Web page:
5 May 2020

Sport: 50 days and counting - Manuma Samoa close to going home

6:35 am on 5 May 2020

A Samoan professional rugby team is close to returning home after spending almost two months in New Zealand because of Covid-19.

The Manuma Samoa spent 14 days in self-isolation after arriving in Auckland on 16 March, following their Rapid Rugby season opener in Perth.

Passengers arrrive at Auckland Airport Monday 16 March

The Manuma Samoa squad went into self isolation after arriving at Auckland Airport on Monday 16 March. Photo: RNZ / Dan Cook

However, once New Zealand's lockdown was implemented and flights restricted the team was required to remain in their hostel accommodation, which they have now called home for more than seven weeks.

One of the coaching staff, former Manu Samoa captain Mahonri Schwalger, said the team has coped as best they can.

"The first week we sort of got our team training and we sort of can do whatever we can at the moment."

"We basically have a field in front of where we're staying so guys are going out and doing some team activities, just trying to get guys occupied."

"It was a opportunity as well for most of the boys to go through their games and learn how to analyse and that sort of stuff for their own development in rugby," Schwalger said.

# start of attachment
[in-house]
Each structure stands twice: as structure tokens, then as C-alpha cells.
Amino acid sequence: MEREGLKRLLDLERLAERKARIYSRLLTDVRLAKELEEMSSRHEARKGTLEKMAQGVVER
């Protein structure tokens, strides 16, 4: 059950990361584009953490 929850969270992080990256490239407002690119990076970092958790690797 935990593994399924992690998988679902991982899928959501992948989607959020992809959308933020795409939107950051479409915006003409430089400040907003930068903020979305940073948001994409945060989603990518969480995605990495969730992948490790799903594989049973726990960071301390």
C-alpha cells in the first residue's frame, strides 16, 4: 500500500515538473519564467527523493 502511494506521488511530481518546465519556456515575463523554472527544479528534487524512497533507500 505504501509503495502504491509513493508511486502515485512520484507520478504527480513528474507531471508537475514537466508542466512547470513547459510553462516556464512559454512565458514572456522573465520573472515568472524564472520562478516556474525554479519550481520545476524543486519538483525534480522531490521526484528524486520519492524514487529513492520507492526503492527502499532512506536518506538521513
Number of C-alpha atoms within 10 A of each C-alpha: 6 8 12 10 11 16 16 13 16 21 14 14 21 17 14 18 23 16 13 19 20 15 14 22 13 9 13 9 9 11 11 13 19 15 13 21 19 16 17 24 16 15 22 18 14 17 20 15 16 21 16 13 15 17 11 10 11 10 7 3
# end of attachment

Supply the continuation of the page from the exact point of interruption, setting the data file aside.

Pacific Rugby Players CEO Aayden Clarke said it's been a long journey for the players who have now spent 50 days holed up together in South Auckland.

"We knew we had a situation on our hands here where we had to make sure we put the players' welfare right to the forefront."

"Everybody understood that and everybody recognised that we need to make sure everyone's looked after so Vincent and SRU have been good on that front and making sure that we have what we need and just exploring options at any corner that we could look."

"In the first couple of weeks post the 14 day isolation I think we twice, maybe three times, had the team booked on some flights that eventually got cancelled and sort of went downhill from there, found ourselves in this situation, so not ideal at all for anybody and we just tried to make the best we can out of it."

"The most important thing is ensuring that the families know the players are being looked after and can be communicated with and trying to stay engaged and keep their spirits high really."

Manumā Samoa trained in Auckland for two weeks before flying to Perth.

Manumā Samoa trained in Auckland for two weeks before flying to Perth. Photo: RNZ / Talei Anderson

Six New Zealand-based players were able to return to their families last week when the country dropped to Covid-19 alert level three.

Mahonri Schwalger said the remaining 17 players and six management staff are now waiting patiently until they can be reunited with families they haven't seen in the flesh for almost two months.

"We've just been told that we are leaving on the 19th - we've got a chance to get on that flight."

"Apparently there's a lot of people that want to go back home, they're stranded here, so we've got to make sure that we be patient and we've got to make sure that we get our name up for that flight on the 19th of this month."